By Dave Andrusko
On Tuesday we touched on a trailer for the forthcoming documentary about convicted murderer, abortionist Kermit Gosnell in a post we headlined, “The aggrieved innocence of Kermit Gosnell and pro-abortion congressional Democrats”
There’s been a second trailer sent out by Director David Altrogge and Producer Jennifer Brown, promoting “3801 Lancaster: American Tragedy,” which opens November 11. The first trailer was gruesome enough.
Using his own made-up version of Strong’s Concordance, Gosnell told the documentary makers that he really hadn’t done all the “these horrible things that are in the newspaper.” Why? Because the Bible says unborn babies don’t have life until they breathe.
So when he aborted/delivered those hundreds of babies alive, what was going through his mind as he prepared to sever their spinal cords? Genesis? Gosnell didn’t read the Bible until he had plenty of time; he’s serving three life sentences.
No, a misunderstanding of Genesis 2:7 was not his motivation or justification. He killed those babies because he could.
In the second trailer, Gosnell quotes (actually misquotes) George Bernard Shaw:
“A practical man changes to live within his society. Impractical man has the priority of changing society to meet his own needs. Therefore progress can only be accomplished by impractical men.”
Asked if he sees himself as an ‘”impractical man,” Gosnell responded: “No question.” Then he laughed and repeated, “No question.”
A Google search gives you a different rendition: “The reasonable man adapts himself to the world: the unreasonable one persists in trying to adapt the world to himself. Therefore all progress depends on the unreasonable man.”
Consider these examples of “impractical/unreasonable”:
When Gosnell’s Women’s Medical Society abortion clinic was raided in February 2010, the stench was overpowering. “The smells were just unbearable,” Philadelphia Police crime scene investigator John Taggart told NBC10. And then this chilling observation: “You could tell there was death somewhere.”
They found dead babies stuffed inside a refrigerator—the same refrigerator where staff stored their lunches. Then they made the discovery that has disturbed people in a very profound way—the severed feet of babies Gosnell had aborted alive and then slit their spinal cords.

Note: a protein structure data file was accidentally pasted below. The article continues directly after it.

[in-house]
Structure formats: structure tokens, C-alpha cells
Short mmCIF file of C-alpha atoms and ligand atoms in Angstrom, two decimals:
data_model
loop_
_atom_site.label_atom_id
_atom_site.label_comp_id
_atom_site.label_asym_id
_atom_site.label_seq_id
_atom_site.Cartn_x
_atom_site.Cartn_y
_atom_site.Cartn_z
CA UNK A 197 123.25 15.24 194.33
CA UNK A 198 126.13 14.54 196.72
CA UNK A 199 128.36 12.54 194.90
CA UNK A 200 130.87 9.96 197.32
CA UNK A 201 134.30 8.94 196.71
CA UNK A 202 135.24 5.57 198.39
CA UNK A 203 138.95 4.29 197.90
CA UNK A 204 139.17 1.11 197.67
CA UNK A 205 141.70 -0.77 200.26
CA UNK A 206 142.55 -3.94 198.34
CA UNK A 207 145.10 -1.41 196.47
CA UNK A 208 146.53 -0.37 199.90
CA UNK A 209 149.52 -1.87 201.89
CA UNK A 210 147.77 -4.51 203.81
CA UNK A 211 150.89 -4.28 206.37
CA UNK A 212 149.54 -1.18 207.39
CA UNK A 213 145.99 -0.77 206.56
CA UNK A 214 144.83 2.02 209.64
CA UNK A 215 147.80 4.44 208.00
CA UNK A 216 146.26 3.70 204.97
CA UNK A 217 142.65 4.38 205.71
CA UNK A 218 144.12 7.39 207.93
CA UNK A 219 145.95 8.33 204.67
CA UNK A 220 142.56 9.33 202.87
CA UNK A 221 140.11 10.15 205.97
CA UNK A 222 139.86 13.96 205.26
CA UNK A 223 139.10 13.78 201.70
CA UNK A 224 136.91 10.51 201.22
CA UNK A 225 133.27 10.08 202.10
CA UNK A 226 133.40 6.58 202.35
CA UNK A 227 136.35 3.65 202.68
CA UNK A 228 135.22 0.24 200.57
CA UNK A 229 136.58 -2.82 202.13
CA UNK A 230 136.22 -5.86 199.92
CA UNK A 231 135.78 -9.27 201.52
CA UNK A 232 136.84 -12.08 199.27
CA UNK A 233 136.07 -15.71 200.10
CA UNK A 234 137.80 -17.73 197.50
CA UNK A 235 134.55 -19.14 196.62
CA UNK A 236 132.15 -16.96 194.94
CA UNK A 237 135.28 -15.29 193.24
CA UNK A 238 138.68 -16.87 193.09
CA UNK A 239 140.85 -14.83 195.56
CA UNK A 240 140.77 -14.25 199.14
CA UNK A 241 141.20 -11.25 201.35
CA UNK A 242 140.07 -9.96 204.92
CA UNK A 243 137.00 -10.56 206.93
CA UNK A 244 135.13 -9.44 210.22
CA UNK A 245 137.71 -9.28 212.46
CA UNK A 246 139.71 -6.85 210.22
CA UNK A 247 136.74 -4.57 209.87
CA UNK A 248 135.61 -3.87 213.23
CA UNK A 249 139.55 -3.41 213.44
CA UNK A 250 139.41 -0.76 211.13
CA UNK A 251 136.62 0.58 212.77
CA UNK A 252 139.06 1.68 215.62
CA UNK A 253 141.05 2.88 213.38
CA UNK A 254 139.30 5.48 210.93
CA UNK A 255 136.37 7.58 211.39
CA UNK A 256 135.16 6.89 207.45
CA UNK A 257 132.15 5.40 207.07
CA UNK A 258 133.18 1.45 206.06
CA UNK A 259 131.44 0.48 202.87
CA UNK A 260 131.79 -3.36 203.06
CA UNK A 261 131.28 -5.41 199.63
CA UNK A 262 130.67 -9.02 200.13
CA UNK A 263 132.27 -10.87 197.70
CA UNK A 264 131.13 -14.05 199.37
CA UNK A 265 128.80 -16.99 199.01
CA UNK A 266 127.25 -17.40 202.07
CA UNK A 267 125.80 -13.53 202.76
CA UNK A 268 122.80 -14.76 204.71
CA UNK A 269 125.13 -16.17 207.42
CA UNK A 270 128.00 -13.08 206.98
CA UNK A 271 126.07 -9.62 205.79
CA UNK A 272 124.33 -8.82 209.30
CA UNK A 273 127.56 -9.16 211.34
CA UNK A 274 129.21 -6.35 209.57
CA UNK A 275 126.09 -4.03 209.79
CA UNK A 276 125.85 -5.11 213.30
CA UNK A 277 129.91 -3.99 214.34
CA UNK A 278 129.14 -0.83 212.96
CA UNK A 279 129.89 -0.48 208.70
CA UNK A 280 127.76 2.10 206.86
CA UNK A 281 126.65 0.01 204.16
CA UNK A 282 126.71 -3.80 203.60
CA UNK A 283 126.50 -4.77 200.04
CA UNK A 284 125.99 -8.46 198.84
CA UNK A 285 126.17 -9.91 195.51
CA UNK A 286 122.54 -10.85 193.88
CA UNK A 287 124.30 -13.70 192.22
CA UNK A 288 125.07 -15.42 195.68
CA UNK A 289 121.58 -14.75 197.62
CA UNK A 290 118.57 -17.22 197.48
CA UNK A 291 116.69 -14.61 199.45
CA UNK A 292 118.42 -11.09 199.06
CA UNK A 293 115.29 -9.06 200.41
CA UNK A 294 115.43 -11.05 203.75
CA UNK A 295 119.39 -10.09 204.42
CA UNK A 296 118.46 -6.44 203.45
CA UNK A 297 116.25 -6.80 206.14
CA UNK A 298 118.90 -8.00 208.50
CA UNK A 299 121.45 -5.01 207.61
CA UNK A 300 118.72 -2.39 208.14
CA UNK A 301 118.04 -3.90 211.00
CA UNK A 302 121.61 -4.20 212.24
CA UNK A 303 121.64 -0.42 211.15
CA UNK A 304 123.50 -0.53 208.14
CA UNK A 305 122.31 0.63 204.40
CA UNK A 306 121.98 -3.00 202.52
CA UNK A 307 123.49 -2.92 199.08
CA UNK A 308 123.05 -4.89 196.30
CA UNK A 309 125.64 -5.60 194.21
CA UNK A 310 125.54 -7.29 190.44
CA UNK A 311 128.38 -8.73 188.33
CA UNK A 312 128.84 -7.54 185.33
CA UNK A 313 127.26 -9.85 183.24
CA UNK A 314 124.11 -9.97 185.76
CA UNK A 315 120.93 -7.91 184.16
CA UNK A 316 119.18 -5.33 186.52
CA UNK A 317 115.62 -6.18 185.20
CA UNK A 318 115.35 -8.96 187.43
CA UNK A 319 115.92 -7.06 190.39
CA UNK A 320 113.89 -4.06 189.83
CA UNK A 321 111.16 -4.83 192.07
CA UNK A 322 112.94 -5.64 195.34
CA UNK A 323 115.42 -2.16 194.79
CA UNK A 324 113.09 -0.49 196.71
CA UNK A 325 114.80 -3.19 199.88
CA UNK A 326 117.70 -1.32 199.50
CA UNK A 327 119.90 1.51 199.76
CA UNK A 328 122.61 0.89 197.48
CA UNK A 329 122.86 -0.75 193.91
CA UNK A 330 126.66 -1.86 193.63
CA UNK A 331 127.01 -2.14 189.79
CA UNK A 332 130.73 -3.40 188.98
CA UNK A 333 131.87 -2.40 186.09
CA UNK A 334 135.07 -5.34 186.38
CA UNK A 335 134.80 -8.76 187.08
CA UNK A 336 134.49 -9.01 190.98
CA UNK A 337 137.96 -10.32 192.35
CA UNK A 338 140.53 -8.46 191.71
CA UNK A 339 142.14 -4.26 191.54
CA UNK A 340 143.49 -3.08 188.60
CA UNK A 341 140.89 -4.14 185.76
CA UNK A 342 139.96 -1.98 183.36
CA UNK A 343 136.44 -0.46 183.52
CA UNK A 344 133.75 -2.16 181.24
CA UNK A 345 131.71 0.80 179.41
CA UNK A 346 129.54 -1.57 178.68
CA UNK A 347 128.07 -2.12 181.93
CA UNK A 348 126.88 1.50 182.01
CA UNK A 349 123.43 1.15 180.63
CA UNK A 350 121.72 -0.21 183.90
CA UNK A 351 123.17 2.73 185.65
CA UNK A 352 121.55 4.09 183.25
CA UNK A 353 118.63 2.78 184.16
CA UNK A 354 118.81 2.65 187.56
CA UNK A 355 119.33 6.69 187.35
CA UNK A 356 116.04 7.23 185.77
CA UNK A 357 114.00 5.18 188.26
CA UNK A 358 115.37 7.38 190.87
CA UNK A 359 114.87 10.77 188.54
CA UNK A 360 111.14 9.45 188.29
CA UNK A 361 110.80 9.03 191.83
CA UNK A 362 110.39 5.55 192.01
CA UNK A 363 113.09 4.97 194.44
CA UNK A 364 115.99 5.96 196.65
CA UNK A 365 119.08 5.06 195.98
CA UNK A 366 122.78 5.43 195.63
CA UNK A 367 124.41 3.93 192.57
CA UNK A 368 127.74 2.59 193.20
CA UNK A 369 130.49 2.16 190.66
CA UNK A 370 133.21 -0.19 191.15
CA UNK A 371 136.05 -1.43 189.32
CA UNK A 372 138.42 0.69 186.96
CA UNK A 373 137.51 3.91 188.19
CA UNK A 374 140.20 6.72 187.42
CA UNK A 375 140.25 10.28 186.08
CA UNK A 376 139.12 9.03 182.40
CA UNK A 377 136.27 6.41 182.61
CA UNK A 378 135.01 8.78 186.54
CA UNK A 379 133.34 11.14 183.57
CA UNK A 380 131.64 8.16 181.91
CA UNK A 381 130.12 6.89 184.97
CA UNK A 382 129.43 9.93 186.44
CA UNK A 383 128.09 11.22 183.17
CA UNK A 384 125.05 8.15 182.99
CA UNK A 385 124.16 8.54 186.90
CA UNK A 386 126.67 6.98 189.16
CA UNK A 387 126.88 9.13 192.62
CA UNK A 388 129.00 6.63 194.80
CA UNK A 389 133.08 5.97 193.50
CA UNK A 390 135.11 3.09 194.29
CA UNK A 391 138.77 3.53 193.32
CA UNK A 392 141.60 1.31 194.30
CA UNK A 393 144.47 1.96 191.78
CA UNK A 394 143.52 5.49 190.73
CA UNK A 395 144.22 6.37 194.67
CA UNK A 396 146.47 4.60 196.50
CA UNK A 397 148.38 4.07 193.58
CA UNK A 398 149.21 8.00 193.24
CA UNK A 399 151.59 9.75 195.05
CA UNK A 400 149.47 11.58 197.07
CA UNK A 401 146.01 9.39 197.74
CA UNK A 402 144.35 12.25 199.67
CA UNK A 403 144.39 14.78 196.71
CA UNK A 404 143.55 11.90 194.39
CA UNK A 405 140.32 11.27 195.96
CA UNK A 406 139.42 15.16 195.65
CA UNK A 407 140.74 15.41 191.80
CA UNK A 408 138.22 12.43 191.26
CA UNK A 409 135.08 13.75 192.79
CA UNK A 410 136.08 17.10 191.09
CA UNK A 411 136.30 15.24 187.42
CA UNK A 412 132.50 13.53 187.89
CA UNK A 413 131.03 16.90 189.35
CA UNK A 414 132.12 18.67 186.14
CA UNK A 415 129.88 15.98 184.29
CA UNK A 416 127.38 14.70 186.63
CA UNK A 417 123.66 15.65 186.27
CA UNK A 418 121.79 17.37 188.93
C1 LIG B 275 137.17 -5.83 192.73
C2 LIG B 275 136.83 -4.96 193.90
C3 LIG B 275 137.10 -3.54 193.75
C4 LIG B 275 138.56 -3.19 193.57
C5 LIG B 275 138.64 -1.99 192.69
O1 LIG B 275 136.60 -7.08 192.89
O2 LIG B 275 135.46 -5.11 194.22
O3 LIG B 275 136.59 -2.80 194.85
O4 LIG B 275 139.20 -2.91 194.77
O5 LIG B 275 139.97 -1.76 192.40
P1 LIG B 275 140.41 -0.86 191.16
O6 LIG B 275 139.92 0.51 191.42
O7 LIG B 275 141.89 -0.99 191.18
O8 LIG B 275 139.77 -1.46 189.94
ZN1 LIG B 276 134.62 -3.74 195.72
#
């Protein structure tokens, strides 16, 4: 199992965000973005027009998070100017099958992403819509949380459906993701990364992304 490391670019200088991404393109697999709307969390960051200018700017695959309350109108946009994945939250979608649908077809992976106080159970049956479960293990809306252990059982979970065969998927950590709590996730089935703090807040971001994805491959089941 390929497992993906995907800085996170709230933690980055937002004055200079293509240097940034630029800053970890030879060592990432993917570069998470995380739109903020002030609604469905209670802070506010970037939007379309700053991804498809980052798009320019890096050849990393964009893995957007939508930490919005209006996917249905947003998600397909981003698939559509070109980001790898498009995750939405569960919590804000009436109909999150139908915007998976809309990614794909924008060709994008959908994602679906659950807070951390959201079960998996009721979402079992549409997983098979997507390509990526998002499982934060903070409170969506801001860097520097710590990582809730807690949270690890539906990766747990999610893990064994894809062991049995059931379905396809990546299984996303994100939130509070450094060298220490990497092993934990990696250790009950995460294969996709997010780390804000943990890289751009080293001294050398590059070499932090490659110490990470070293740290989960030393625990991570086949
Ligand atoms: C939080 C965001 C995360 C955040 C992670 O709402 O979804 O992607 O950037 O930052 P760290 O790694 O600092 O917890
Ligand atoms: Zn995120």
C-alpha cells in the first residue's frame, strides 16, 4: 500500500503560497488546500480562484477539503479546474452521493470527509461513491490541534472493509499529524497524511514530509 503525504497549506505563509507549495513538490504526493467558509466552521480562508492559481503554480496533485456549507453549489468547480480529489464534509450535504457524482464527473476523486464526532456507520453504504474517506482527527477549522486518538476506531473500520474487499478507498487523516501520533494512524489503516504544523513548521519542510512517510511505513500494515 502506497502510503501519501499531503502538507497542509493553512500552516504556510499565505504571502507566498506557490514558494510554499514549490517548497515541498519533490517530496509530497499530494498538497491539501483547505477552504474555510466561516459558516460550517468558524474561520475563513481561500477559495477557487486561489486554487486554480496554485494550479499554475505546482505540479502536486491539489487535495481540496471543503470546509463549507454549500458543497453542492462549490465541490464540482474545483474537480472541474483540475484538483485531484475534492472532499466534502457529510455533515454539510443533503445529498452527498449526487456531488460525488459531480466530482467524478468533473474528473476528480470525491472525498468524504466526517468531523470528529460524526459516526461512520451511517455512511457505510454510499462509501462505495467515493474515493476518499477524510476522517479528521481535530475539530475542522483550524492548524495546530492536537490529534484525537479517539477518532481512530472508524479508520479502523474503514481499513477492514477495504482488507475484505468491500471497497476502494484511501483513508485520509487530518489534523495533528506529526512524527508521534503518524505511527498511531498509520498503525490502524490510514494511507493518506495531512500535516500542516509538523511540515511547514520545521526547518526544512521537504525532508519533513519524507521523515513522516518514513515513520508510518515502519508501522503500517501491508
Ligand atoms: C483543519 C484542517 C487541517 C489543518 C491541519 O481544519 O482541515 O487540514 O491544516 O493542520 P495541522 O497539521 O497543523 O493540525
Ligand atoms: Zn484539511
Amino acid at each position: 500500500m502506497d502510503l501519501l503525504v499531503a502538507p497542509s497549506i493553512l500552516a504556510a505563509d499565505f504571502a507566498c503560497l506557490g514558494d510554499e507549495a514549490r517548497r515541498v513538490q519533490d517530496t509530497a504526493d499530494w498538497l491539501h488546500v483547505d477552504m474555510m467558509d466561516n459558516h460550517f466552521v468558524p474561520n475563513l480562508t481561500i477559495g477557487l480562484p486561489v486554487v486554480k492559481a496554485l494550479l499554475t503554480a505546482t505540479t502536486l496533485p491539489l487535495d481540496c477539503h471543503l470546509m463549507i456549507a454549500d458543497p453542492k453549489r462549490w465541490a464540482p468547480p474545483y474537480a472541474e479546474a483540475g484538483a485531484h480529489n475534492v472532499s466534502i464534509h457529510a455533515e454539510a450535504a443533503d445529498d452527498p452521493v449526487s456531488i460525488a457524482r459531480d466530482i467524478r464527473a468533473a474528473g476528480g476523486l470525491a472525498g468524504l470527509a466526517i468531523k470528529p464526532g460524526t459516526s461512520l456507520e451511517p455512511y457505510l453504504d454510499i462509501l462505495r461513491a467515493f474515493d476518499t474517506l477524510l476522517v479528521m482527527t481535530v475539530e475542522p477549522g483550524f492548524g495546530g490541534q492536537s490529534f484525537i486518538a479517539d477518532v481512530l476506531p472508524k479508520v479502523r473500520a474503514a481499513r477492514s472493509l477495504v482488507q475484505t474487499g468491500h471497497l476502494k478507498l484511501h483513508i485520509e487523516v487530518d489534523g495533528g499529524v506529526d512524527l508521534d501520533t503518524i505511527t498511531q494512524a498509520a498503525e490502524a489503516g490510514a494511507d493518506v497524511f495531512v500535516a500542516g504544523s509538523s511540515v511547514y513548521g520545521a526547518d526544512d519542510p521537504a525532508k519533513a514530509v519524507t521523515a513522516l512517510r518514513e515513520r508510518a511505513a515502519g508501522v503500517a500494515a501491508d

“I’ll remember that for a long time,” Taggart said.
Or when investigators searched his home for fetal remains, Gosnell nonchalantly played Chopin and tried to joke with police. “As soon as they [his investigators] went down into the basement, they were covered in fleas,” Taggart said. “He actually gave us a bottle of flea repellent and said, ‘See what a nice guy I am? I told you there were fleas in the basement.’ He said ‘I didn’t have to tell ya’s’”
Or would find the following amusing. According to the Grand Jury report
Among the relatively few cases that could be specifically documented [Gosnell destroyed most of the records], one was Baby Boy A. His 17-year-old mother was almost 30 weeks pregnant – seven and a half months – when labor was induced. An employee estimated his birth weight as approaching six pounds. He was breathing and moving when Dr. Gosnell severed his spine and put the body in a plastic shoebox for disposal. The doctor joked that this baby was so big he could “walk me to the bus stop.”
Could it be a coincidence that the quote/misquote is from Shaw’s “Man and Superman”?
I’m guessing not, for surely Gosnell never considered himself bound by the laws of God or man.